We Keep the Dead Close is not a great example of true crime fiction and in lesser hands, it would not be a good book period. Becky Cooper leaves no stone unturned, no archaeological dig unexcavated in getting to the bottom of Jane Britton’s murder. That part is familiar. But she is also taking a deeper look at the narratives we tell ourselves to get through the day and understand the world. Which is a broader point to make, though she makes it well.
I can’t emphasize enough: if you want to write true crime, please don’t write it like this. Cooper is able to make mundane details and interviews sound interesting because she’s a talented and, I’m assuming from what I read of her endeavors in the book, hardworking writer. But too much of this tale is comprised of pages that could have been paragraphs, paragraphs that could have been sentences. She tries to make every lead sound interesting, while some of them just aren’t.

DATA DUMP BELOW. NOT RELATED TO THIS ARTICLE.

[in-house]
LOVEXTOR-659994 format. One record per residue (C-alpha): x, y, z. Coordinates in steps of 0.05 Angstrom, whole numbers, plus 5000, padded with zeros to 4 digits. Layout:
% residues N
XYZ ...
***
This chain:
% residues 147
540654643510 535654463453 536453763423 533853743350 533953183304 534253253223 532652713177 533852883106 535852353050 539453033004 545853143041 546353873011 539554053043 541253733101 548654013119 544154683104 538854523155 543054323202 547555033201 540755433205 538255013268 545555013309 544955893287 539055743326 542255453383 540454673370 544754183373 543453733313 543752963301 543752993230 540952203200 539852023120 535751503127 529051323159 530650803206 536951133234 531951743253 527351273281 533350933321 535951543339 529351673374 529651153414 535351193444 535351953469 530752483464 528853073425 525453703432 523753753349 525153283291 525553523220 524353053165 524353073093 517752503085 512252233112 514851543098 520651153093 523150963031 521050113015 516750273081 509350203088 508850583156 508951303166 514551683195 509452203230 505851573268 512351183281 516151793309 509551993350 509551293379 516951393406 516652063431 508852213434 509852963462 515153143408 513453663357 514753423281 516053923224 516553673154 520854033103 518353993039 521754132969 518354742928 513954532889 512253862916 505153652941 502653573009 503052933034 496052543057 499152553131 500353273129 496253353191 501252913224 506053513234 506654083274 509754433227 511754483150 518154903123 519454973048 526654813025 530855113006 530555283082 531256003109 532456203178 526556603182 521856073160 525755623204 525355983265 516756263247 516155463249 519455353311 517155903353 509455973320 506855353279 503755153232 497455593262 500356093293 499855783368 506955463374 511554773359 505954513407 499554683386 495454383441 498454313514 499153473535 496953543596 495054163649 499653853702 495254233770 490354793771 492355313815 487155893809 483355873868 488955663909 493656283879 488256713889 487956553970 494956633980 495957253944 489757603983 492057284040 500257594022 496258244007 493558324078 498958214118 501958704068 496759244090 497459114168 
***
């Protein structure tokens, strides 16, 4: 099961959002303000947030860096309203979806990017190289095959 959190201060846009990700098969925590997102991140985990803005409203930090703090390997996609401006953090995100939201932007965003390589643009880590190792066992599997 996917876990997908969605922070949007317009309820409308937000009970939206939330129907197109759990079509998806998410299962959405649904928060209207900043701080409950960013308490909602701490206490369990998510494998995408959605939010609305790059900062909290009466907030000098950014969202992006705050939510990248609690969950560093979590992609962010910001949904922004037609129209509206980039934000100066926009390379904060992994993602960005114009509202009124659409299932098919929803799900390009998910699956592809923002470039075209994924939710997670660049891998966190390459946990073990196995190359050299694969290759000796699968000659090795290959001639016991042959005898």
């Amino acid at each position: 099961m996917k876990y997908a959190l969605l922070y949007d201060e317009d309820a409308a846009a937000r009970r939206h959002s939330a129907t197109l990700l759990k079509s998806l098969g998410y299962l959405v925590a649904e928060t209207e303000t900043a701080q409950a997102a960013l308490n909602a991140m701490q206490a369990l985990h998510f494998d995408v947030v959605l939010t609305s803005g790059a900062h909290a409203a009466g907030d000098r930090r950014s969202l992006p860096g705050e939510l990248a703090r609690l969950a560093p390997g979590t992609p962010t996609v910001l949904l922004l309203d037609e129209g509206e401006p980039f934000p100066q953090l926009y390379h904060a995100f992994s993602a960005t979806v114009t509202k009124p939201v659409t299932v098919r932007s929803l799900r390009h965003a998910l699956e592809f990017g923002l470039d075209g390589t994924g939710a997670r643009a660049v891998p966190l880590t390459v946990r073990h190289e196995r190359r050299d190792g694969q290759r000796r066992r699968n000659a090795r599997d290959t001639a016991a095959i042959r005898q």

But again, this works because she writes well and because the book is more about the granular detail of pursuing the past, especially when powerful elements don’t want to be pursued, and trying to understand the truth even when it doesn’t satisfy.
Lastly, I was hoping this would be more of an indictment on Harvard’s culture and while there is some of that, particularly with a focus on the male-dominant world of anthropology and archaeology respectively, it’s really adjacent to the story more than a focal point. Hate to spoil but Harvard did not cover up Jane’s murder. The truth of it, which you can discover on your own, is horrifying in its manner and also almost irrelevant when compared to how Cooper tells the story.